Understanding Child Sexual Abuse Youth sport programs in the United States

have been incredibly successful at enriching the lives of athletes and their communities. However, high levels of participation and engagement also raise the risk of child sexual

abuse. The very activities and

relationships that help athletes develop and progress may also allow offenders to have direct contact with their targets. Since the stakes are so high, it’s critical that every member of the sport community makes addressing child sexual abuse a top priority.

Definition Child sexual abuse is any sexual activity

with a child where consent is not or cannot be given. This category includes all sexual contact between an adult and a child, as well as sexual contact that occurs through force or threat of force. A child is any participant under the age of 18. Sexual contact between an older child and a younger child can also be abusive when a significant disparity in age, development or size makes the younger child incapable of offering consent.

Misconceptions Preconceived notions about child sexual

abuse can be an obstacle to recognizing potential offenders. Here are some common misconceptions: • Abuse doesn’t happen in a team

setting. Offenders can target children in both individual or group settings, and some of the early grooming behavior can occur around other people. • Offenders are males only. Although

the majority of coaches are male, female coaches and administrators can be offenders.

14 >> USAWEIGHTLIFTING.ORG • Offenders are always adults. Older

children commit one-third of child sexual abuse. • Married individuals aren’t offenders.

Many men and women who commit child sexual abuse are married, often with children.

Characteristics of Sex Abusers Offenders don’t fit any single profile;

they can be any age and come from any background. Because sport offers easy access to potential targets, it’s important to be informed about the common characteristics of sex abusers. In general,

there are two categories of offenders: • Preferential—Individuals in this cate-

gory may be easier to identify because they follow a pattern: They typically pursue children of a specific age group or gender. Many child sex offenders have a spotty work history and create bonds with their targets through photography, pornography, or other materials not associated with a sport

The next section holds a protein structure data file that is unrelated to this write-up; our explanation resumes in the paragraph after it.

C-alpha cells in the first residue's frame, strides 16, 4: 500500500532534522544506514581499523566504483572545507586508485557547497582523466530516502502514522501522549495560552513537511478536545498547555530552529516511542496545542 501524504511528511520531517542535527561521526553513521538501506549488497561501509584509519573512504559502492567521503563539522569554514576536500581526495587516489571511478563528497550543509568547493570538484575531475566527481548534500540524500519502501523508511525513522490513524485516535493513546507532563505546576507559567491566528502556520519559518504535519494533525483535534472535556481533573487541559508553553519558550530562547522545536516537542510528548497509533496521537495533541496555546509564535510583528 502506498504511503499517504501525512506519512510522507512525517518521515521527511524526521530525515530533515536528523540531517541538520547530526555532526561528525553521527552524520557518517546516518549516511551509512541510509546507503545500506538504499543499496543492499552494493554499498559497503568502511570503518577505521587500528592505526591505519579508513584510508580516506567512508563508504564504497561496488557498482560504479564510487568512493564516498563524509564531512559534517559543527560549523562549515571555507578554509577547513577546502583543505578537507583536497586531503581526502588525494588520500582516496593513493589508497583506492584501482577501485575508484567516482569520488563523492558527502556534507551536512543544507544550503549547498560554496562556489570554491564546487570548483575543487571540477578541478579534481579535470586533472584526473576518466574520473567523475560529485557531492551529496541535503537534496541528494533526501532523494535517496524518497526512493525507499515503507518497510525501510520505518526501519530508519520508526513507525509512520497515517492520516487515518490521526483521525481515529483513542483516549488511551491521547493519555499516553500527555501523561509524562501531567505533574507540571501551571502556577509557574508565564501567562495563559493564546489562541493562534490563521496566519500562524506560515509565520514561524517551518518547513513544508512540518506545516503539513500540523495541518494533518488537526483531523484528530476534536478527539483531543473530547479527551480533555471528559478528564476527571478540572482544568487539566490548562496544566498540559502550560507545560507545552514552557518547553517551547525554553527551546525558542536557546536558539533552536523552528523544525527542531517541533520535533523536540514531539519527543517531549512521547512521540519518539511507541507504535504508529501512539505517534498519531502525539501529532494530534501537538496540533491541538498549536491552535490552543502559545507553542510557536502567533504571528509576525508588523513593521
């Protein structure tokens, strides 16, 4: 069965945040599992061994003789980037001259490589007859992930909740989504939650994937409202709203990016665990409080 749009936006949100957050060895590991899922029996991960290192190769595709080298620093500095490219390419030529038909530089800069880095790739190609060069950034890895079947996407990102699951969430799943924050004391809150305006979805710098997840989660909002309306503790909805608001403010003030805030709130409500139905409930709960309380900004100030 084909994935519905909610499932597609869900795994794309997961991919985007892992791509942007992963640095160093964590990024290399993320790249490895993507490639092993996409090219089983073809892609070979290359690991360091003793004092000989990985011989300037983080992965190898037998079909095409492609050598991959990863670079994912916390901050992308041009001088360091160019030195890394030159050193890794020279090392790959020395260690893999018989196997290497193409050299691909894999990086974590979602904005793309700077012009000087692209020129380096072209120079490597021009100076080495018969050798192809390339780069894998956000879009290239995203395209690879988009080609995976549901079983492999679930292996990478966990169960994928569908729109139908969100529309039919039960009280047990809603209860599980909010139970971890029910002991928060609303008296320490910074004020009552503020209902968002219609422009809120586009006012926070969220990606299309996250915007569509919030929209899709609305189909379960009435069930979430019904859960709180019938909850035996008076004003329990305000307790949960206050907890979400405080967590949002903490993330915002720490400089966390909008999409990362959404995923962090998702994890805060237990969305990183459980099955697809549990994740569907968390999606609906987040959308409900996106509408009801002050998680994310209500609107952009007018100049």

environment. • Situational—The behavior of situational

offenders doesn’t follow a common pattern. Instead, these individuals often develop romantic and sexual relationships with children, who serve as a surrogate for adults. Situational offenders are drawn to younger victims, as they may be easier to manipulate or coerce than adults.

Reporting Responsibilities Coaches, staff members and volunteers

are required to report suspicions of child physical and sexual abuse or any inappropriate behavior of a colleague or coworker. All questions or concerns related to inappropriate, suspicious or suspected grooming behavior should be directed to an

organization’s administrators. If members of the sport community believe that a sexual interaction between a coach and child or among children has occurred, it should be reported immediately.

What to Do if a Child Reports When a child makes allegations of sexual

abuse, responding in an appropriate, constructive way can help achieve the best outcome. When a child takes the difficult step of reporting abuse, it’s critical not to judge the victim. Instead, getting professionals involved early and making counseling resources available can support the healing process. Sport clubs typically have guidelines in place to address all legal and ethical responsibilities.

Effects of Child Sexual Abuse In the short term, victims of child sexual

abuse can experience sudden behavioral changes and withdrawal; they may also avoid the things they used to love. Victims may begin to have problems in school, develop eating disorders and react negatively to any kind of touching. In the years that follow abuse, victims may

battle depression and/or post-traumatic stress disorder.

It’s common for victims

to blame themselves for what occurred, and the incidence of substance abuse and suicide may increase. We all have a role to play in creating

a healthy setting for sport. SafeSport helps raise awareness about misconduct in sport, promote open dialogue, and provide training and resources. When we work as a team, we can build a game plan to make sport safe for everyone. For more information, visit

Page 1  |  Page 2  |  Page 3  |  Page 4  |  Page 5  |  Page 6  |  Page 7  |  Page 8  |  Page 9  |  Page 10  |  Page 11  |  Page 12  |  Page 13  |  Page 14  |  Page 15  |  Page 16